As of the first quarter of 2015, millennials now rule the roost (aka the workplace). For the first time, millennials are now the largest segment of the workforce and make up more than one-third of the U.S. workforce, according to a new Pew Research Center analysis of U.S. Census Bureau data. At the same time, projections show that by 2020, nearly 25 percent of the workforce will consist of those over 55 – and many of those, especially in the U.S. federal government workforce, will be eligible for retirement, a phenomenon known as the “silver tsunami.”
While many analysts and workplace experts have differing views on baby boomer vs. millennial preferences, skills and outlooks, the one thing we know for certain is that this shift affects everyone in every industry, including government agencies.
The key to overall success within an agency is ensuring that employees have the necessary tools to develop and grow over time. The question becomes how do we encourage, motivate and prepare our employees, no matter their age, for success? Now more than ever, it’s important to invest in human capital and training programs to level the playing field for all generations and improve overall performance.
Not sure how to build the right program to appeal to your digitally savvy employees, as well as those who are less savvy? Here are some things to keep in mind that will ensure employees get the most out of ongoing education:
- Technology is your friend, not your enemy: Every day we are bombarded with new technology to improve our personal lives, but it can also improve our work lives. Technology, coupled with today’s fast-paced work style, is transforming how learning content is delivered. We’re currently seeing a shift away from structured learning systems to more web-based, eLearning platforms that integrate with the learner’s daily workflow and focus on user experience and outcome. While this approach is very different than traditional training program delivery, don’t be afraid to try different platforms and push new boundaries. If you don’t, you run the risk of becoming archaic and losing valuable workers.
- Flexibility is critical: Everyone learns at a different pace and prefers certain delivery channels. Some may thrive through social training with peer learning, while others would rather receive short nuggets of content with hyperlinks to dive deeper when needed. If you’re invested in employee performance and success, it’s important to understand how your workforce wants to learn so you can develop a flexible program that offers options to meet everyone’s needs.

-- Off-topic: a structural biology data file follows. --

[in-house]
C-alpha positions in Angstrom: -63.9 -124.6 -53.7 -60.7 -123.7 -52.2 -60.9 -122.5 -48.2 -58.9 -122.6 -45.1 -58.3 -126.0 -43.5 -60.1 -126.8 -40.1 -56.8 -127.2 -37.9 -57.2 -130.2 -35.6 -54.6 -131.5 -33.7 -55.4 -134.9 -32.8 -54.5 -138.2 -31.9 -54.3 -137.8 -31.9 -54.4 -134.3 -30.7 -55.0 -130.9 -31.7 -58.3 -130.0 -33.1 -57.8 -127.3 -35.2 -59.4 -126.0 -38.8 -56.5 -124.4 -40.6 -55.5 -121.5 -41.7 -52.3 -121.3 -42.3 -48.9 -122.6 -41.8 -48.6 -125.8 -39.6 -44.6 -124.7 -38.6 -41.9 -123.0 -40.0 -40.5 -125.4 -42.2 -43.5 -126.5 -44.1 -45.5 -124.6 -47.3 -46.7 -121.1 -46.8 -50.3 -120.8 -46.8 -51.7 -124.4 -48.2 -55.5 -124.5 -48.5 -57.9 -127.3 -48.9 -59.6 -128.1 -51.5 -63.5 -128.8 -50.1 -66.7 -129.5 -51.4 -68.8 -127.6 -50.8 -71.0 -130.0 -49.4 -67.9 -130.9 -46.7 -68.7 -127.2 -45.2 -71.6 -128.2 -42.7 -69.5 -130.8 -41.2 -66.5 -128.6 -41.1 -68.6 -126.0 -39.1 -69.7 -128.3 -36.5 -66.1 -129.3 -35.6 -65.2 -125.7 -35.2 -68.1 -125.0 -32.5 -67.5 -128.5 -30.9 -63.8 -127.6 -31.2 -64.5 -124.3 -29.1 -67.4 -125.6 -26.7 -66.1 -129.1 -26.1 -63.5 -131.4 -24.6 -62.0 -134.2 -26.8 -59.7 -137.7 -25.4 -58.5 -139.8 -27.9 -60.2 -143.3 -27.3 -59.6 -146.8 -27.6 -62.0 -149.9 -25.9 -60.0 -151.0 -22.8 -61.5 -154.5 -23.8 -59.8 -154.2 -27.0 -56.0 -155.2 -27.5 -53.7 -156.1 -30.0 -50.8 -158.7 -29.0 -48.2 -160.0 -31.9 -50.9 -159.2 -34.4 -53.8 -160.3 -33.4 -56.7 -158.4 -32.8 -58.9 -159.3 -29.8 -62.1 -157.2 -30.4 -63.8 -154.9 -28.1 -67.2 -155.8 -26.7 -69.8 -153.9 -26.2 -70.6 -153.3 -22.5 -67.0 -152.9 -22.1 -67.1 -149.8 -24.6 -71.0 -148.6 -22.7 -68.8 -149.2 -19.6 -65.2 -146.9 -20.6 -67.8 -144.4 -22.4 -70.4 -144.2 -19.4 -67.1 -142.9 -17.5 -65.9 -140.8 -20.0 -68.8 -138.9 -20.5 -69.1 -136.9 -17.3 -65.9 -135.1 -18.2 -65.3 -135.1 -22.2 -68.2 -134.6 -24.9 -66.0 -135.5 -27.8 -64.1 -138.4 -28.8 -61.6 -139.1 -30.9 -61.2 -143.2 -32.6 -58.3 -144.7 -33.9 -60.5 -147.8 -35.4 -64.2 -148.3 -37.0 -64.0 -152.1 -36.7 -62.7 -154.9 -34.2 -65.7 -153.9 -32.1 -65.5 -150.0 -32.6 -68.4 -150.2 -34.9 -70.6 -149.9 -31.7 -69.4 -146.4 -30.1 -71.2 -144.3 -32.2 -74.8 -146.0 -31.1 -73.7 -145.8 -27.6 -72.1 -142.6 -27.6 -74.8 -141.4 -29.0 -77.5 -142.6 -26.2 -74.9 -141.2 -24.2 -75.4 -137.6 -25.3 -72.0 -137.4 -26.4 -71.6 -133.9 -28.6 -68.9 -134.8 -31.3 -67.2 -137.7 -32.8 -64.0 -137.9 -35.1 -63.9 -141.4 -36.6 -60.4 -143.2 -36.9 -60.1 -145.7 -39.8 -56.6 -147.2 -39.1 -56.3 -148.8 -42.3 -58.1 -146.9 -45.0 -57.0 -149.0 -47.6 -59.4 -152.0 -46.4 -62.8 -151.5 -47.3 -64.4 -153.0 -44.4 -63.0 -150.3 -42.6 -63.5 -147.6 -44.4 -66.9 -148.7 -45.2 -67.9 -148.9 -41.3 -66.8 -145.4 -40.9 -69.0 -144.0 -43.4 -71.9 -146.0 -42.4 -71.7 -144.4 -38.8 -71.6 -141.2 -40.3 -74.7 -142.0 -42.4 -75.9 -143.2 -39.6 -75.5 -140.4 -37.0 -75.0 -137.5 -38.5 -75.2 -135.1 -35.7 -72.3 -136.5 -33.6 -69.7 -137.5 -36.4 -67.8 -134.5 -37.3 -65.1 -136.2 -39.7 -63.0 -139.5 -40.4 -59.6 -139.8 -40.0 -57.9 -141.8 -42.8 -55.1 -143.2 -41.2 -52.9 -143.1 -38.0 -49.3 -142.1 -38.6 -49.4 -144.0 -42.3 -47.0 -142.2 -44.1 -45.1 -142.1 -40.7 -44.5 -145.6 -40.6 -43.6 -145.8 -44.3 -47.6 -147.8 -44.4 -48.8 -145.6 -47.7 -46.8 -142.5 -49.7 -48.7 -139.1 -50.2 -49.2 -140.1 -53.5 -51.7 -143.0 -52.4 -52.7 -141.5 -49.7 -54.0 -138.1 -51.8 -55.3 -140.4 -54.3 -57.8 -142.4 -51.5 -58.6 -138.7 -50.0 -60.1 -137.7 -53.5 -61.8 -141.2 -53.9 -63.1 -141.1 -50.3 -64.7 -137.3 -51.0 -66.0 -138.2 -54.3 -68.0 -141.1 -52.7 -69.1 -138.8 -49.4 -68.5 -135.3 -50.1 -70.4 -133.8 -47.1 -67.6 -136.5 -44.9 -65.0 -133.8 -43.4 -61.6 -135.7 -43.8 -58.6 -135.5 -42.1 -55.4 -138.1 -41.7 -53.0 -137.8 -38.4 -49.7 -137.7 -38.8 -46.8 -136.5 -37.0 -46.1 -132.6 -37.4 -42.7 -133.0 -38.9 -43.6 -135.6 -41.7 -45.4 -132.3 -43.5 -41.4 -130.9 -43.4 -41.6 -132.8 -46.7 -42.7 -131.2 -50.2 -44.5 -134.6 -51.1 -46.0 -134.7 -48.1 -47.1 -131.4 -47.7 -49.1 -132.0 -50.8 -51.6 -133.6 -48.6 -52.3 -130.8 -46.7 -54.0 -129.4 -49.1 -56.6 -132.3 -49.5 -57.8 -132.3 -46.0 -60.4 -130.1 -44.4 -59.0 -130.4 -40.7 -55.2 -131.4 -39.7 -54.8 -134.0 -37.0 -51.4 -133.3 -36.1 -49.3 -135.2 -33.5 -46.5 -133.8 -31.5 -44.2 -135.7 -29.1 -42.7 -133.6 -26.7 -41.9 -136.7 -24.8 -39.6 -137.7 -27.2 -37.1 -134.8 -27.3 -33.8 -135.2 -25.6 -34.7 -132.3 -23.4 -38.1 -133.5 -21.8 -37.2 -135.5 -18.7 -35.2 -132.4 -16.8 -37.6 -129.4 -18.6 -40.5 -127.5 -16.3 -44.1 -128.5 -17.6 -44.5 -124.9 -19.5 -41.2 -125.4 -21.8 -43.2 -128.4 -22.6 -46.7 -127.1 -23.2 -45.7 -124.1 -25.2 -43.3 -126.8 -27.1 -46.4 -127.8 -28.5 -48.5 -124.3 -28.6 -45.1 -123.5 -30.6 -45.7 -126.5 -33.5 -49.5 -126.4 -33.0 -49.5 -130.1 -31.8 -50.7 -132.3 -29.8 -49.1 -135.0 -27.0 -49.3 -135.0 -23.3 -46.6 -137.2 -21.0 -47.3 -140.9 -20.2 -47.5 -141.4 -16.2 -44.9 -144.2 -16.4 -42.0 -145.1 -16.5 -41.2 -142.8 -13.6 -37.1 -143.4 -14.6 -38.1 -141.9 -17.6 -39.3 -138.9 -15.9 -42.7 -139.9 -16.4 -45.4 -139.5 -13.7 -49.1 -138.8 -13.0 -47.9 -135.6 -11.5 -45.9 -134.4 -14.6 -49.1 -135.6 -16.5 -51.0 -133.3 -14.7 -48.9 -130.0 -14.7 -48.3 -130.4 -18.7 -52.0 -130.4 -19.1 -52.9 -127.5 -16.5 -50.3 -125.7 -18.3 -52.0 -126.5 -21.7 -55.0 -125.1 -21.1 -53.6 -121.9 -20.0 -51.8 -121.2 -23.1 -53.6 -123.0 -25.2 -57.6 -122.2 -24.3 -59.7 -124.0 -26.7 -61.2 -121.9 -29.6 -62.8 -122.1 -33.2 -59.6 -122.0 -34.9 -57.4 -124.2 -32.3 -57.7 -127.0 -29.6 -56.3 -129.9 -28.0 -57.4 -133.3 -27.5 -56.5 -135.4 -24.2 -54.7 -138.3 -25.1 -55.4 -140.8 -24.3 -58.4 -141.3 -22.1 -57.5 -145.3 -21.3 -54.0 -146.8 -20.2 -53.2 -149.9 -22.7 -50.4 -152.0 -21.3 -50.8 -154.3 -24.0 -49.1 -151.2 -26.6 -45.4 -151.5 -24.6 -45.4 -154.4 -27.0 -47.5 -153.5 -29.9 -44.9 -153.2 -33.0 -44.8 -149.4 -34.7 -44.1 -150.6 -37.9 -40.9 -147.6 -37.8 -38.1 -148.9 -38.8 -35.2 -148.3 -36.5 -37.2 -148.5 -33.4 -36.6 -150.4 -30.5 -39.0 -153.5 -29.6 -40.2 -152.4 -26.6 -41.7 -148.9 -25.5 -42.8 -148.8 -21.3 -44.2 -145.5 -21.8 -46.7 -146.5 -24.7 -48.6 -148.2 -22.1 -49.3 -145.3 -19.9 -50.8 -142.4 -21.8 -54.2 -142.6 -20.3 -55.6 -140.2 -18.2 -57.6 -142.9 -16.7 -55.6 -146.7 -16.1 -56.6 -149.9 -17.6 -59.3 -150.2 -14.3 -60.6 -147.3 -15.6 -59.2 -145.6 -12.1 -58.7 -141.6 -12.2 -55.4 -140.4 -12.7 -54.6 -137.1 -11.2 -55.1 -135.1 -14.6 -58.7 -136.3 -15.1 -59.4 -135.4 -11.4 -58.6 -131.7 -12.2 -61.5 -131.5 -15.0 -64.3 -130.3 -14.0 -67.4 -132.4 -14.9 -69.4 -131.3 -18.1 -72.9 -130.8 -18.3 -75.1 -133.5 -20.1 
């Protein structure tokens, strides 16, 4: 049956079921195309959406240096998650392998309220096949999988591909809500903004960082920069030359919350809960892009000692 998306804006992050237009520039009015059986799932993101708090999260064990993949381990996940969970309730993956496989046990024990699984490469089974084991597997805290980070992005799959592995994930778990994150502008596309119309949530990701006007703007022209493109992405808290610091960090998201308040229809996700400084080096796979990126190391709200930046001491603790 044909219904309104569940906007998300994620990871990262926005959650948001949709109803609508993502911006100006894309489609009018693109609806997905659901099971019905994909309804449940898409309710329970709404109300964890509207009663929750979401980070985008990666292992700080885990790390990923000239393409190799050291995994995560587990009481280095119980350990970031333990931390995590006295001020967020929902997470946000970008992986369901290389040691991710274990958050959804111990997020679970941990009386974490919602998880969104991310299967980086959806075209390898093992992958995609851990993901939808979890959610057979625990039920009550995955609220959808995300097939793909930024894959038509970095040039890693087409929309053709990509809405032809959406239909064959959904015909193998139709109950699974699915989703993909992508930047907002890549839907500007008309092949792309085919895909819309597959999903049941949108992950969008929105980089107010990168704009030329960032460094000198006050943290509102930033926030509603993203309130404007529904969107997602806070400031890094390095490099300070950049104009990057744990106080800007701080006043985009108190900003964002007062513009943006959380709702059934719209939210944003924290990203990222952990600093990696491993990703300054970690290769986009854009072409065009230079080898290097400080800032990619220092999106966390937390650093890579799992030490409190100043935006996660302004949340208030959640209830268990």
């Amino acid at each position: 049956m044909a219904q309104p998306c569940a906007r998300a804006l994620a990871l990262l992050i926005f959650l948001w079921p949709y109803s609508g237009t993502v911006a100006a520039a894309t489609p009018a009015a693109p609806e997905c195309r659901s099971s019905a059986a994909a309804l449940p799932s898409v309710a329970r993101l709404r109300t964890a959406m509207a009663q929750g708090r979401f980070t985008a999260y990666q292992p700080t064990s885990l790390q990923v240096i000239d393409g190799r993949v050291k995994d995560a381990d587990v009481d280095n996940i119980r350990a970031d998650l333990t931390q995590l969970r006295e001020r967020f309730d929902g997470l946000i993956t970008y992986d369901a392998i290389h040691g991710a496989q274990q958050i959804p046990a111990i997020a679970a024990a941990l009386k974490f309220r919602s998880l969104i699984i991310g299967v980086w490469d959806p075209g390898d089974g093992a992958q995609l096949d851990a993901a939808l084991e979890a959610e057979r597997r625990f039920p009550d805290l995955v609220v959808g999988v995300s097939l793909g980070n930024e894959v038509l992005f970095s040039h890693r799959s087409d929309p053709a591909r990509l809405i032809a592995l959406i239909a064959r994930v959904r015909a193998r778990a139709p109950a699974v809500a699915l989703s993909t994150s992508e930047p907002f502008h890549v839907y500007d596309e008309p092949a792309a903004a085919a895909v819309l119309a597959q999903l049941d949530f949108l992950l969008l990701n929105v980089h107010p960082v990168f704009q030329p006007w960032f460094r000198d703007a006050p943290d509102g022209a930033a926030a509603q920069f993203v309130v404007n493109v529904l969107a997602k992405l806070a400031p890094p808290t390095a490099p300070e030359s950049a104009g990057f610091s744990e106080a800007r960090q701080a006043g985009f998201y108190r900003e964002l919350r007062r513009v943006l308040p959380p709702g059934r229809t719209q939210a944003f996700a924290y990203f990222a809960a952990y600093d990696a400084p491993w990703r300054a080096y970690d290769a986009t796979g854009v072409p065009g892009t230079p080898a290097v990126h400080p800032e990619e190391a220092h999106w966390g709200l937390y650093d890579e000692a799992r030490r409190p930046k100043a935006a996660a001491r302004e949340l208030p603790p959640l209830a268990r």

- Calling all true detectives: Human capital management and training doesn’t have to be all serious, it can be fun too. Use experiential, problem-centric approaches to make learning interesting and appealing; this way, employees will feel invested rather than burdened. This strategy gives learners a realistic challenge to solve and puts their problem solving, critical thinking, and detective skills to a test. Gamification is the new buzz word. If you have a competitive group, try assigning a point system to this strategy to motivate employees to work harder and learn more. Even better, use a formal gamification framework, with points, badges, levels, and achievements to motivate employees to solve problems and learn by doing so.
- Thoughtful design: Ongoing training and education is only valuable if the exercises align directly to agency objectives. Building programs that move the needle on agency objectives and enable learners to meet those objectives will bring value to both the agency and employees. Applying analytics can help track and measure success by showing how learning has improved processes and impacted the goals of the agency.
Through training and education, both millennials and baby boomers can grow their skill set, teach each other best practices, and work together towards a common goal. Human capital is invaluable and, ongoing growth and development is important to everyone no matter their age. Keep in mind that your employees may not get it “perfect” the first few times they try, but failure is also a great way to learn!
What do you want out of your training program and what tips can you offer government agency managers as they develop learning services?
For more information on Xerox Learning Services, check out: http://www.services.xerox.com/learning-services/enus.html
About the Author
Principal Consultant, Xerox Learning ServicesMore Content by Sarah Thompson